I opened my DMs this morning to a message asking about beginning of the year kindergarten assessments. A new kindergarten teacher had a lot of questions about assessing her incoming kindergarteners. After I sent my response, I thought this information might be helpful to other teachers as well. In this post, I’ll share all the tips for assessments at the beginning of kindergarten.
Beginning of the Year Kindergarten Assessments
The resource that I use to administer my beginning of the year is the same tool that I rely on for progress monitoring, report card assessments, mid and end of the year assessments. My Kindergarten Assessments Binder is what I call my Kindergarten Bible. It has all the Math, ELA, and Writing assessments I need for the ENTIRE YEAR in one grab and go resource. Both printable and virtual options are included along with scoring pages you can easily send home to parents.
What to Assess at the Beginning of Kindergarten
Here’s what I assess at the beginning of kindergarten. Working with the students one at a time, I begin by having them write their names as I check their pencil grip. I then use the following baseline assessments. I show the student the color copies as I score them on the white copies.
First, we begin with colors. This sets them up for success as most kids enter knowing their colors!
Next, we move onto numbers 1 to 20. It is quite common for kids not to know 11-20. If students seem frustrated at any point, I will stop the assessment and write a note for the parents. While the goal is to gain data, I certainly do not want to cause any anxiety or frustration. I always tell the kids that they aren’t supposed to know everything. That’s why they are in kindergarten!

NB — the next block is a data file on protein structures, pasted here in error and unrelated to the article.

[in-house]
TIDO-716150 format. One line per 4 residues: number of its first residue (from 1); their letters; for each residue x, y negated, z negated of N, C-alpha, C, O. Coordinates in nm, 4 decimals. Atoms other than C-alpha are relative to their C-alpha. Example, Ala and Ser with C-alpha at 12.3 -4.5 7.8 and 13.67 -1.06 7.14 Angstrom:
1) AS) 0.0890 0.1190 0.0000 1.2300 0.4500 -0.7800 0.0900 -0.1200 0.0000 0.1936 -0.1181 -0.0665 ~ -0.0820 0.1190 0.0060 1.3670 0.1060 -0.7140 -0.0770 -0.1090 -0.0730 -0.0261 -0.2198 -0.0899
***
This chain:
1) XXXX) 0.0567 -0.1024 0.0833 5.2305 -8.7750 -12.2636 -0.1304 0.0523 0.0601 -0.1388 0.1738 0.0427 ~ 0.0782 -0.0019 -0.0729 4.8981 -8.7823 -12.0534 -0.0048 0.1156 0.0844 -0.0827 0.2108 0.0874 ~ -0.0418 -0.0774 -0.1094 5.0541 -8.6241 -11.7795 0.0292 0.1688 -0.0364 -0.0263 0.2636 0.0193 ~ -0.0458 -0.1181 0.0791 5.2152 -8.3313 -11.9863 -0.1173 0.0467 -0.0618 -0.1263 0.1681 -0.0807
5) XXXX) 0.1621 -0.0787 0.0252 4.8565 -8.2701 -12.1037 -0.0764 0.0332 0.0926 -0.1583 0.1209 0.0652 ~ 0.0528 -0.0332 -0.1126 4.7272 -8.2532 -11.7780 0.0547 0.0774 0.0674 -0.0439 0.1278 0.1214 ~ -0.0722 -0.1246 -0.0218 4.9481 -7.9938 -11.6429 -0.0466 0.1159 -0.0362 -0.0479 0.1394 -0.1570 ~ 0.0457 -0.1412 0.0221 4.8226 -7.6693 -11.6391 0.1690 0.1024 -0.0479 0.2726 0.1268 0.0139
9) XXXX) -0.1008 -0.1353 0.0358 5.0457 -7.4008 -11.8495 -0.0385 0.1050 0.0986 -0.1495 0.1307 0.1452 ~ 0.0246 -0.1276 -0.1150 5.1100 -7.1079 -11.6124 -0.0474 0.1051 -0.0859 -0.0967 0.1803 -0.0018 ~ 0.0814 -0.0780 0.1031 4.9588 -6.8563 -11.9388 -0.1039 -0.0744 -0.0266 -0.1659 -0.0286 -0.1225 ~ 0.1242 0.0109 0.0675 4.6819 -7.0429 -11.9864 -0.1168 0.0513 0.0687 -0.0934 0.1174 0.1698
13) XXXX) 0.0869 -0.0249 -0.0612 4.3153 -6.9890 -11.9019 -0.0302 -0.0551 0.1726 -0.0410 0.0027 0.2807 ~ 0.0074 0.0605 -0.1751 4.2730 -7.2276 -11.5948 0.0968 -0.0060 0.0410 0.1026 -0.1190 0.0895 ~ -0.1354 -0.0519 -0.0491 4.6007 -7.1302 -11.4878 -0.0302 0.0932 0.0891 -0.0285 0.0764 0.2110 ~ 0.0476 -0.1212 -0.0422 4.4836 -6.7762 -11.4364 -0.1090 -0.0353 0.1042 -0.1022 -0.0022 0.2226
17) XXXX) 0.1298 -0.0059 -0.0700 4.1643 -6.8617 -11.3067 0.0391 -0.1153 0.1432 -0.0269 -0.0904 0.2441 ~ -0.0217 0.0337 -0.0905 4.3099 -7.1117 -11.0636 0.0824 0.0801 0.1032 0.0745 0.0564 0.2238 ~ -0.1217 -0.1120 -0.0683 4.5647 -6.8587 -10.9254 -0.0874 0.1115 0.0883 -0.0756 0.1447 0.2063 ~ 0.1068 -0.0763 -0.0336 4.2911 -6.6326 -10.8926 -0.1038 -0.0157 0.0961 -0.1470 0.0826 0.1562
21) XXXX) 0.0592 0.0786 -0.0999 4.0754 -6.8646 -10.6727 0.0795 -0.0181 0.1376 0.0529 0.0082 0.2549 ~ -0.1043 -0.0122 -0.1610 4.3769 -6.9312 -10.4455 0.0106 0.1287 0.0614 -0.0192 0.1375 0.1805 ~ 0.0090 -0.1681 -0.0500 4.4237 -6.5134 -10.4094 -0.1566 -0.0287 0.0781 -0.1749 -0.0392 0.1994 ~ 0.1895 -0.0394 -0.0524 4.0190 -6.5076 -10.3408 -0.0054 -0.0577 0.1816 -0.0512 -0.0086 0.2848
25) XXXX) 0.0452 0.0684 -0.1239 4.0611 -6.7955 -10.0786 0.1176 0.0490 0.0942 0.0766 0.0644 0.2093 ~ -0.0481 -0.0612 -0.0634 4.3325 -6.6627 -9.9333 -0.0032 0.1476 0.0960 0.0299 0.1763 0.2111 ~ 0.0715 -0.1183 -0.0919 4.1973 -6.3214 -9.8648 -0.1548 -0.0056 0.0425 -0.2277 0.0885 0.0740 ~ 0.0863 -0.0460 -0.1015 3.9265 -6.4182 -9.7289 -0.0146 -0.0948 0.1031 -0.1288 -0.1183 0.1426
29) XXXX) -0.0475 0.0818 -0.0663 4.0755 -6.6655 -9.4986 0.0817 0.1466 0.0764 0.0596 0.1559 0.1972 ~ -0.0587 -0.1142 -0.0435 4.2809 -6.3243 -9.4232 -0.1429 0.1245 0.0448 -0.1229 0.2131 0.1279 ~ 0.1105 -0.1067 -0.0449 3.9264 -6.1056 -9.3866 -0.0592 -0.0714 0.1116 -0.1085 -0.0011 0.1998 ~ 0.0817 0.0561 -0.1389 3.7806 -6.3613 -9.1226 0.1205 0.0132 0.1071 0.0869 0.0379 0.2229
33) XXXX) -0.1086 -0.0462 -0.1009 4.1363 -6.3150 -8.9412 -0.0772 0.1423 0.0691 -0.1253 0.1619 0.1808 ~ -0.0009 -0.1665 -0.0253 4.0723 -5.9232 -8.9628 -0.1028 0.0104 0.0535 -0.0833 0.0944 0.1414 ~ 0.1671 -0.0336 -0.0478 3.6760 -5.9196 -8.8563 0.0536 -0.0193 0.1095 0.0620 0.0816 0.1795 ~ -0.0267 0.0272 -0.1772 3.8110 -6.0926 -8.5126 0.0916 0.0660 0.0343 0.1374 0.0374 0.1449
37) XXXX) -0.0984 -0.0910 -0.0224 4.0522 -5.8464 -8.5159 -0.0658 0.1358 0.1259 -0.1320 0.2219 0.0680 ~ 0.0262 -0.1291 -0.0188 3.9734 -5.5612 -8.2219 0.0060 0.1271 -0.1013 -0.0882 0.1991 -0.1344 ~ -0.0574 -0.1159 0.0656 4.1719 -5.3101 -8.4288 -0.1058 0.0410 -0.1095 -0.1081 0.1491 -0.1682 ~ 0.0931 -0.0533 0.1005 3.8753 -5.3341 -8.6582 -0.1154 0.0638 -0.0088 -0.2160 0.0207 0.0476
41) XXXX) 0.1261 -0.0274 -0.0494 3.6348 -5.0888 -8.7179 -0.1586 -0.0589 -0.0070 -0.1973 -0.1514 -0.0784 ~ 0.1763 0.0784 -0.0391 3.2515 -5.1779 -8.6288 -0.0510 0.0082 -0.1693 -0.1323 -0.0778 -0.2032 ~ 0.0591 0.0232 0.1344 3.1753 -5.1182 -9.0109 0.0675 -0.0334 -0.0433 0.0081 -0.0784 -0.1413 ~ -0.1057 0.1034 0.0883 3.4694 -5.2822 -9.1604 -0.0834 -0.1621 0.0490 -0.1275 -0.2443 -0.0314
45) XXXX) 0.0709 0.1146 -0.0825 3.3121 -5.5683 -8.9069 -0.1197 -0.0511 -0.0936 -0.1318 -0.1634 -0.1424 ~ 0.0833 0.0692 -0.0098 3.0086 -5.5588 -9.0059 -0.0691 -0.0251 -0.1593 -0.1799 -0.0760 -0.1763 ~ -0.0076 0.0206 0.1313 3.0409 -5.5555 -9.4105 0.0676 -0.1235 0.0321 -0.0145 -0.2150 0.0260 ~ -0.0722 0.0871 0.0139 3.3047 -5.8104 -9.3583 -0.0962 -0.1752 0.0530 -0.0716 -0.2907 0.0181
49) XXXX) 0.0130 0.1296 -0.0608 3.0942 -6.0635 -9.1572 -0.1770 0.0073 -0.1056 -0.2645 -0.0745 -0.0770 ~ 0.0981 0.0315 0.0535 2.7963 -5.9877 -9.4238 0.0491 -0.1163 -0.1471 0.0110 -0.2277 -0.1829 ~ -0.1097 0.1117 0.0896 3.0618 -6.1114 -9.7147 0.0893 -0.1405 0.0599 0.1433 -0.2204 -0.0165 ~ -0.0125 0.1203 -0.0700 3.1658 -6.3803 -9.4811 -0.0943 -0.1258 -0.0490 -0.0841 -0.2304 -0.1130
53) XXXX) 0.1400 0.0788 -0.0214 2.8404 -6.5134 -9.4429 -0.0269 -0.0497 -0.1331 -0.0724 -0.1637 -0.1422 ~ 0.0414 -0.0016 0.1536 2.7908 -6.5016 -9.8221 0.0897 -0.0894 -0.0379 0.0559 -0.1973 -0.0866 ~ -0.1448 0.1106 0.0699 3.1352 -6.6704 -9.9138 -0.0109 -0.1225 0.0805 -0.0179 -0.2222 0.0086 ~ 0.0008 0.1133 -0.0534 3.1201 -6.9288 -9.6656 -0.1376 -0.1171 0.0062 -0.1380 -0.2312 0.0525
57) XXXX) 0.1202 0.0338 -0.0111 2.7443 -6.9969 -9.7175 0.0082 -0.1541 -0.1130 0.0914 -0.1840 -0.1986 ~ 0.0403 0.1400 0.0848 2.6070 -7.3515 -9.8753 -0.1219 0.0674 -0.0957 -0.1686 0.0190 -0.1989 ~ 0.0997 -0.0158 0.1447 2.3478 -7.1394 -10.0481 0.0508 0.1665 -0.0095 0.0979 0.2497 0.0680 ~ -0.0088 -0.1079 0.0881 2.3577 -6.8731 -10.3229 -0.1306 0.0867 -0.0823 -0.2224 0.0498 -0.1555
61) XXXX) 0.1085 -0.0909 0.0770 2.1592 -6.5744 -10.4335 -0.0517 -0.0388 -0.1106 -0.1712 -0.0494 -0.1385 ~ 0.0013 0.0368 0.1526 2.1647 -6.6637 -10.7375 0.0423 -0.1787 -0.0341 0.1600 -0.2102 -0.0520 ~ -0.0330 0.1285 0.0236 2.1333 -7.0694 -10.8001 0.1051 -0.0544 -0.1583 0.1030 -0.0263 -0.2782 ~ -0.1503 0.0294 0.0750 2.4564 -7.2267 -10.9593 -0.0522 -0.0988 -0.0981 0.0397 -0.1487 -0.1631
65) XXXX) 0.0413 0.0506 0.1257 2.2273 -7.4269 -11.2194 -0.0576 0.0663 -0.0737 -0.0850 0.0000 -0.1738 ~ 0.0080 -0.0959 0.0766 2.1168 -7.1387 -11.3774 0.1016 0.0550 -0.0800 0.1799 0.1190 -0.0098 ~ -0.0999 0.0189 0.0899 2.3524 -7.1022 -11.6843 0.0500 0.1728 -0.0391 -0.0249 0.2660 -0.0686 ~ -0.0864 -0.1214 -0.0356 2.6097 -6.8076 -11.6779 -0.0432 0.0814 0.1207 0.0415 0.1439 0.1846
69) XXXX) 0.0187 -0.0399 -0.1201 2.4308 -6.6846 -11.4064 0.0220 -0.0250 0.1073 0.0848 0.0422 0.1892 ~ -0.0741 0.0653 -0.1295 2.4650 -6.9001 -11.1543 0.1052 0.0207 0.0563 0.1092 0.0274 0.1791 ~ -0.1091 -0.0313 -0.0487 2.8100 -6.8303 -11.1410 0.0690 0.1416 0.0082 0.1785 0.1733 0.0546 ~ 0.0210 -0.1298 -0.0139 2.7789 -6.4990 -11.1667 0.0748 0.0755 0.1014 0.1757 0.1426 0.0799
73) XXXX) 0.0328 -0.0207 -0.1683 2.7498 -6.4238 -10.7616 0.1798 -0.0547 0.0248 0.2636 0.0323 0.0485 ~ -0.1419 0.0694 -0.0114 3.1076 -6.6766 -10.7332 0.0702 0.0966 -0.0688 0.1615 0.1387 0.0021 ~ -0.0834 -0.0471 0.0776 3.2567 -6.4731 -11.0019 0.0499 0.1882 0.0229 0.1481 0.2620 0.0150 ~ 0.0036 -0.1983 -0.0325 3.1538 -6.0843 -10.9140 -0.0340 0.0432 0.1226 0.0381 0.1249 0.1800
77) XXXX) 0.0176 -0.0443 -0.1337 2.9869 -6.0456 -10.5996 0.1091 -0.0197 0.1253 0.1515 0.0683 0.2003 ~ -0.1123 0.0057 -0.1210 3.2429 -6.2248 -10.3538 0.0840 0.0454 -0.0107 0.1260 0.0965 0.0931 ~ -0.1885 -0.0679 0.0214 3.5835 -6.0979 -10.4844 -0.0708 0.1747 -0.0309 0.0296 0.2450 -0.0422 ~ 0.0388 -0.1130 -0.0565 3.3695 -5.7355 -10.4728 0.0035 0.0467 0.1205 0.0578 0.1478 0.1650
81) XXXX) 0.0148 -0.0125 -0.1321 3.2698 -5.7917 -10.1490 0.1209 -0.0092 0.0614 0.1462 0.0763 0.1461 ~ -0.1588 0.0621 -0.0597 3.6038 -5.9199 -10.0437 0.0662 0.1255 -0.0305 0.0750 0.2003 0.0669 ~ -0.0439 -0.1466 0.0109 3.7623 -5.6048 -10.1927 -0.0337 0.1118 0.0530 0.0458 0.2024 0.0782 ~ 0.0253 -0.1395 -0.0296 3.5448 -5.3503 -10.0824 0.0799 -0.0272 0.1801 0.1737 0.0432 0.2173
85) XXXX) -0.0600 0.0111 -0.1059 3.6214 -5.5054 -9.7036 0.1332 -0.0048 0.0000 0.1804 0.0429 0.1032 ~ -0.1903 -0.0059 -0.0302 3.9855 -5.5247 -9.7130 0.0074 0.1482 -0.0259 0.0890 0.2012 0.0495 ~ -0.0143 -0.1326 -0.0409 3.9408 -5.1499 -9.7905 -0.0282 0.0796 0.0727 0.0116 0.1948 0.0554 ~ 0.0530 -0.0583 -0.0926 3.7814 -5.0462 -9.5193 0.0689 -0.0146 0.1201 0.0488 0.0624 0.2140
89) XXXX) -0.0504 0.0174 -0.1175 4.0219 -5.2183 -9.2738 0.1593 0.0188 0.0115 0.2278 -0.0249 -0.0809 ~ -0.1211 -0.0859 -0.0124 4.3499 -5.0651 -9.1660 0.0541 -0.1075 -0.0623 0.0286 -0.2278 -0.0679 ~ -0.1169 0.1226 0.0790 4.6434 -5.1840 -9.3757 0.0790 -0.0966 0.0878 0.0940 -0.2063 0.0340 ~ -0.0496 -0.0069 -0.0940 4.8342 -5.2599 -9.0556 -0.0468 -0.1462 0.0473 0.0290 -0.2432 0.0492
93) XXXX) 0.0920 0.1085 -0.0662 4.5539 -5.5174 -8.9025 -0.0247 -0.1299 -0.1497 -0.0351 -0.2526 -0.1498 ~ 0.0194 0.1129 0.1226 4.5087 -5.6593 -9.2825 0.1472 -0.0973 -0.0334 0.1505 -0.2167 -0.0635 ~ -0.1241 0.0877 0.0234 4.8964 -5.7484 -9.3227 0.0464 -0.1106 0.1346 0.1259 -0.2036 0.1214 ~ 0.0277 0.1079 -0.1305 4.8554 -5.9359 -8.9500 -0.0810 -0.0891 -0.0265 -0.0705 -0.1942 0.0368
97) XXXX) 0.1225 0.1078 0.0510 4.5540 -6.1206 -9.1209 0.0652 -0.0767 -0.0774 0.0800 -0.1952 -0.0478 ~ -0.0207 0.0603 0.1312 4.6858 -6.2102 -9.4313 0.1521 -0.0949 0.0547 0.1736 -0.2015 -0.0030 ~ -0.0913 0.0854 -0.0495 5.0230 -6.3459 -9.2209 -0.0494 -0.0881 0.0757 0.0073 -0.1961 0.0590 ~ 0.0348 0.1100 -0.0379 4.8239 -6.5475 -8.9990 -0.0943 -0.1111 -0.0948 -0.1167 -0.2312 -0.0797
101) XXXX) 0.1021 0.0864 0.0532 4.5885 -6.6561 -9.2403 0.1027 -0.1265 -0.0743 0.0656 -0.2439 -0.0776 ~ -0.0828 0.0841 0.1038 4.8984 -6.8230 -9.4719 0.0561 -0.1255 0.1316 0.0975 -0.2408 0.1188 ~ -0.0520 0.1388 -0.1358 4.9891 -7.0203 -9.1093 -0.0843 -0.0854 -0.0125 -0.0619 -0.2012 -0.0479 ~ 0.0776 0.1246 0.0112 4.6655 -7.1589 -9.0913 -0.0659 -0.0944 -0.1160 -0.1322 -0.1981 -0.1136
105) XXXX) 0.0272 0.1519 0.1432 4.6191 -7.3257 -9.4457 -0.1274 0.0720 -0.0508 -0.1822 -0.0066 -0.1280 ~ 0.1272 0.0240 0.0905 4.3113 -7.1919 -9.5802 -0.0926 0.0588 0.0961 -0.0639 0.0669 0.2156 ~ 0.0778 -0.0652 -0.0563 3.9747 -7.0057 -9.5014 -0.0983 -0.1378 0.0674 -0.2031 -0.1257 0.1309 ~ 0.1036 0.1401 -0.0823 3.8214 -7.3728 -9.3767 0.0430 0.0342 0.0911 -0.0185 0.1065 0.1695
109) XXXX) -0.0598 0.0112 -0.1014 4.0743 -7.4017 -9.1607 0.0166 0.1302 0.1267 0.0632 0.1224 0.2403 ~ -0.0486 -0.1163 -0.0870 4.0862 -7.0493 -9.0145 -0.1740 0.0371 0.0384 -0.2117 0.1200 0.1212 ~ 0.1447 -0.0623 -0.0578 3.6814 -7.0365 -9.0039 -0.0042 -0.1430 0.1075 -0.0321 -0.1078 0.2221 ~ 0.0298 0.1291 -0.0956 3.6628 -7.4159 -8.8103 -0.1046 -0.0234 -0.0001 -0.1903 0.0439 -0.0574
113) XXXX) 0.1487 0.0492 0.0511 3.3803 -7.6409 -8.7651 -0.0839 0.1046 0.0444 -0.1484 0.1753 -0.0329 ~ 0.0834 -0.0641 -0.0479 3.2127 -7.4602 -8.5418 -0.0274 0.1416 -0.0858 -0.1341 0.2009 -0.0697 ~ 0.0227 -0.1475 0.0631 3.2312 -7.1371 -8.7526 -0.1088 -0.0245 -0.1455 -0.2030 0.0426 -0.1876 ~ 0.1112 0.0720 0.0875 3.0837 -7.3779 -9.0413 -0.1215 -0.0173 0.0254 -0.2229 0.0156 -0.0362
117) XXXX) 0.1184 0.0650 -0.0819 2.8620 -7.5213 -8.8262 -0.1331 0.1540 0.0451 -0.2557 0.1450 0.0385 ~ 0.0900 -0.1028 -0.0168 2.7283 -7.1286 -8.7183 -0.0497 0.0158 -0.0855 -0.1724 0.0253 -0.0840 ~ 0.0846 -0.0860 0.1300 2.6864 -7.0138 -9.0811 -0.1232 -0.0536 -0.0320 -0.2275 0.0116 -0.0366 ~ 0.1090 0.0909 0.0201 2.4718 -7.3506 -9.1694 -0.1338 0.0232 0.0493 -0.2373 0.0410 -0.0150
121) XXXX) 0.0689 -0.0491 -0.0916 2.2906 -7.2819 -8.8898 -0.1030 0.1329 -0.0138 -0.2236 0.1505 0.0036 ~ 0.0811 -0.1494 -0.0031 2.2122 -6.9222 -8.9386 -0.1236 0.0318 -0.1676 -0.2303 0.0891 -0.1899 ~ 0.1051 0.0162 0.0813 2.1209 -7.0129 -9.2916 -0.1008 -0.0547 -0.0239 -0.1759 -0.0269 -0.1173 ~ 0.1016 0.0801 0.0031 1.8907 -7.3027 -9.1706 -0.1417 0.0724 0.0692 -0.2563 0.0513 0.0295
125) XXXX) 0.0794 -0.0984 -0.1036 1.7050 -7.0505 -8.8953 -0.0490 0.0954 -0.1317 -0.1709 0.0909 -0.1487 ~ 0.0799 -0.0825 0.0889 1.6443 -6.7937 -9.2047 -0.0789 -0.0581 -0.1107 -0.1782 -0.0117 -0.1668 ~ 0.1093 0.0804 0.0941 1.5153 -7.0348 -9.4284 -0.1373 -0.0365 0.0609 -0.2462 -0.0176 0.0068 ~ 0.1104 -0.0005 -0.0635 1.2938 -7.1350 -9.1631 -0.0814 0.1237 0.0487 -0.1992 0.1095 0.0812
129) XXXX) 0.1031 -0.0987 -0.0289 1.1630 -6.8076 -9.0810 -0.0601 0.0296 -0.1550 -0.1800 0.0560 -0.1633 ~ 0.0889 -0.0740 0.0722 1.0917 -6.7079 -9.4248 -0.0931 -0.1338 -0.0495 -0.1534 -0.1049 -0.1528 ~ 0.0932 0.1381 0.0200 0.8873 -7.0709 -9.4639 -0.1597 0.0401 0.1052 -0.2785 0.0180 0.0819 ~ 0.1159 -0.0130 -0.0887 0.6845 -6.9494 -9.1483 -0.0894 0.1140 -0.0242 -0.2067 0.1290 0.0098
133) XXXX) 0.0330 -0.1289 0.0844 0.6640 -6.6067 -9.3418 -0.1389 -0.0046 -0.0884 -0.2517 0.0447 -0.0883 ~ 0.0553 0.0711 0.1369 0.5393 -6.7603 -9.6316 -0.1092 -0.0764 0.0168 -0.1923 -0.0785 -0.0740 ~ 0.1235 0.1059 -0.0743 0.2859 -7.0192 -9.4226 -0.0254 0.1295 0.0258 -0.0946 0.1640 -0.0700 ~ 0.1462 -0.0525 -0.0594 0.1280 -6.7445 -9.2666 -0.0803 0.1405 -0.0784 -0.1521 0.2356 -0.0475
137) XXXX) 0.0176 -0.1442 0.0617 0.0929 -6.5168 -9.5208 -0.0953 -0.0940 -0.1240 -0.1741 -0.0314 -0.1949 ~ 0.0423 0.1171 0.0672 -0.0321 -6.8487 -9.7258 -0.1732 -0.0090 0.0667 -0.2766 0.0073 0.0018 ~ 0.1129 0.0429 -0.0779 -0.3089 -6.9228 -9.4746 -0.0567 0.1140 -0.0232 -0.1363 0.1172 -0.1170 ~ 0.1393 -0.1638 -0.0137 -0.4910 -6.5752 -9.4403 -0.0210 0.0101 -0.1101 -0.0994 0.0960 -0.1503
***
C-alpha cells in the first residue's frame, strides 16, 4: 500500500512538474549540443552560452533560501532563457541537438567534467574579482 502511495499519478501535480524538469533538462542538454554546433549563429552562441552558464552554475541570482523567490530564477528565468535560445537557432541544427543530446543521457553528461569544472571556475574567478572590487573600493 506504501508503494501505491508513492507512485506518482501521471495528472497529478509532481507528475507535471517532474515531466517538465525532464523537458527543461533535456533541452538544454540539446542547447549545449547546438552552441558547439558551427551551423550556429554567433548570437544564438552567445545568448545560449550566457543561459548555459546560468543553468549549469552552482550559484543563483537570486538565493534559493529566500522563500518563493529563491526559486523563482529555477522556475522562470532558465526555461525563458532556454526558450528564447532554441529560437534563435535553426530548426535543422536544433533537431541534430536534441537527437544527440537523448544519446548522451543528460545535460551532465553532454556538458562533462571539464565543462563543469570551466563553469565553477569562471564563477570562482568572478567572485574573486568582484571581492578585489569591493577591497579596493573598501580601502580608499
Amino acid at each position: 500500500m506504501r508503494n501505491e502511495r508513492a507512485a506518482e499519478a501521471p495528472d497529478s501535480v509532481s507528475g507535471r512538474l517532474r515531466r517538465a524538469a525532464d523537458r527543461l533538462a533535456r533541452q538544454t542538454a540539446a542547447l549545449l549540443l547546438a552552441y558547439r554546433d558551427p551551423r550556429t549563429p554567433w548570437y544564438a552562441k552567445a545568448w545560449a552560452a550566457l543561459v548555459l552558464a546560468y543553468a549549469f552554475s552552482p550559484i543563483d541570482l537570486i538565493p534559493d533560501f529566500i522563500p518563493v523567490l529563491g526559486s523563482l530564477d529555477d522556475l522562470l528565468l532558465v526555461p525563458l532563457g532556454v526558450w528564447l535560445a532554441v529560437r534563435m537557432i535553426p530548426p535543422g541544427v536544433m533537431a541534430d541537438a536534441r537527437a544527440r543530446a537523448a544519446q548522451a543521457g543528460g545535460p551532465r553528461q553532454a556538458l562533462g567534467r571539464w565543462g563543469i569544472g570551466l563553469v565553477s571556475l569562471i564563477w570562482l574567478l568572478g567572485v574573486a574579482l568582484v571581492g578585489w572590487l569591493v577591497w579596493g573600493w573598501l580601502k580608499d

Then, we move onto letters. I assess the uppercase first. If they know these well, I will do the lowercase. Again, I follow the same procedure as above. If students are unsure or hesitant, we pause the assessment and make a parent note.
When to Administer Beginning of the Year Assessments
I recommend waiting until the second week of kindergarten to begin assessing your students. If you do it too early, students may not “show what they know” simply because they are shy or nervous. It’s best to give them some time to warm up to you before diving right into testing!
Because these are one-on-one assessments, it can take a week or two to collect the data. You can do 3 to 5 kids a day, or whatever works best for you. You may also do one assessment at a time. For example, have all kids complete the number assessment and then move on.
What to Have the Other Kids Work On
I pull the kids individually at my teacher table while the others work on various skills. I find that my FINE MOTOR BINS keep the kids engaged long enough for me to get through at least a few kids each day. If you have class iPads, they work well because the kids are quiet while you are testing.
Benefits of Beginning of the Year Kindergarten Assessments
When I send home copies of the baseline assessments to the parents, I explain to them that this is not a formal assessment. Rather, it is a tool that helps me meet their individual learner exactly where they are. It allows me to deliver differentiated instruction based on what each student needs. I assure the parents that there is no need to worry. As I tell the kids, I also let the parents know that we do not expect the children to know everything in August!
I do suggest that parents use the assessments as a guide to help their kindergartener practice name writing and learn letters and numbers.
You do not have to send the assessment copies home. It is completely up to you! For several years, I decided to just use the data myself. Then, I had several parents reach out asking how they can help their students. Most parents seem to appreciate the feedback!
The Kindergarten Assessments Binder
You may purchase the Kindergarten Assessments Binder in my Kindergarten Korner Shop Site or in my TPT Store. If you use this resource in your classroom, I would love to hear from you!
Casey Stewart is a kindergarten teacher and founder of Kindergarten Korner. She has 17 years of experience teaching in kindergarten, first, and second grade. She created http://www.kindergartenkorner.com to inspire fellow educators and help guide parents and homeschooling families on their journey throughout the magical kindergarten experience. Casey also has three kids of her own at home. Learn more about her HERE.